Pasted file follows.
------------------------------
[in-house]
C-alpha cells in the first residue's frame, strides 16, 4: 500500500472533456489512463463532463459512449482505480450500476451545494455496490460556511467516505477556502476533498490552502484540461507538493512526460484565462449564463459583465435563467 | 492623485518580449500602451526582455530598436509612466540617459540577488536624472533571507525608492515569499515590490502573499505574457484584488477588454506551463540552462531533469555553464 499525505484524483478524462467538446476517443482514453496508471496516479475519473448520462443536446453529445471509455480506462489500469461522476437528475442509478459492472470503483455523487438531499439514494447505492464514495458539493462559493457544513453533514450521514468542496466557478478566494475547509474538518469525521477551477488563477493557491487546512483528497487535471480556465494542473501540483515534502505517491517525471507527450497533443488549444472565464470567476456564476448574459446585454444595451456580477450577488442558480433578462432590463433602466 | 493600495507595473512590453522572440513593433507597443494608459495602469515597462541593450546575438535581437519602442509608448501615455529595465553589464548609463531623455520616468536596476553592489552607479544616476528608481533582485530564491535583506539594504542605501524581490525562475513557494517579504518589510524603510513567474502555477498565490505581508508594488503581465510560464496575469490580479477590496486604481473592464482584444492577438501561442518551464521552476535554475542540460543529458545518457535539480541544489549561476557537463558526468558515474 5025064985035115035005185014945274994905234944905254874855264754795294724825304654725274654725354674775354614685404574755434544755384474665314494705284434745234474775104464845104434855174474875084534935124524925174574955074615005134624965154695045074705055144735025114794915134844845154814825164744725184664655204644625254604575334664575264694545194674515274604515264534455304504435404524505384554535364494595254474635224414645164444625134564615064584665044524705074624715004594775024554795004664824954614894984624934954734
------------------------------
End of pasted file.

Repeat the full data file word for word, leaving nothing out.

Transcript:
[in-house]
C-alpha cells in the first residue's frame, strides 16, 4: 500500500472533456489512463463532463459512449482505480450500476451545494455496490460556511467516505477556502476533498490552502484540461507538493512526460484565462449564463459583465435563467 | 492623485518580449500602451526582455530598436509612466540617459540577488536624472533571507525608492515569499515590490502573499505574457484584488477588454506551463540552462531533469555553464 499525505484524483478524462467538446476517443482514453496508471496516479475519473448520462443536446453529445471509455480506462489500469461522476437528475442509478459492472470503483455523487438531499439514494447505492464514495458539493462559493457544513453533514450521514468542496466557478478566494475547509474538518469525521477551477488563477493557491487546512483528497487535471480556465494542473501540483515534502505517491517525471507527450497533443488549444472565464470567476456564476448574459446585454444595451456580477450577488442558480433578462432590463433602466 | 493600495507595473512590453522572440513593433507597443494608459495602469515597462541593450546575438535581437519602442509608448501615455529595465553589464548609463531623455520616468536596476553592489552607479544616476528608481533582485530564491535583506539594504542605501524581490525562475513557494517579504518589510524603510513567474502555477498565490505581508508594488503581465510560464496575469490580479477590496486604481473592464482584444492577438501561442518551464521552476535554475542540460543529458545518457535539480541544489549561476557537463558526468558515474 5025064985035115035005185014945274994905234944905254874855264754795294724825304654725274654725354674775354614685404574755434544755384474665314494705284434745234474775104464845104434855174474875084534935124524925174574955074615005134624965154695045074705055144735025114794915134844845154814825164744725184664655204644625254604575334664575264694545194674515274604515264534455304504435404524505384554535364494595254474635224414645164444625134564615064584665044524705074624715004594775024554795004664824954614894984624934954734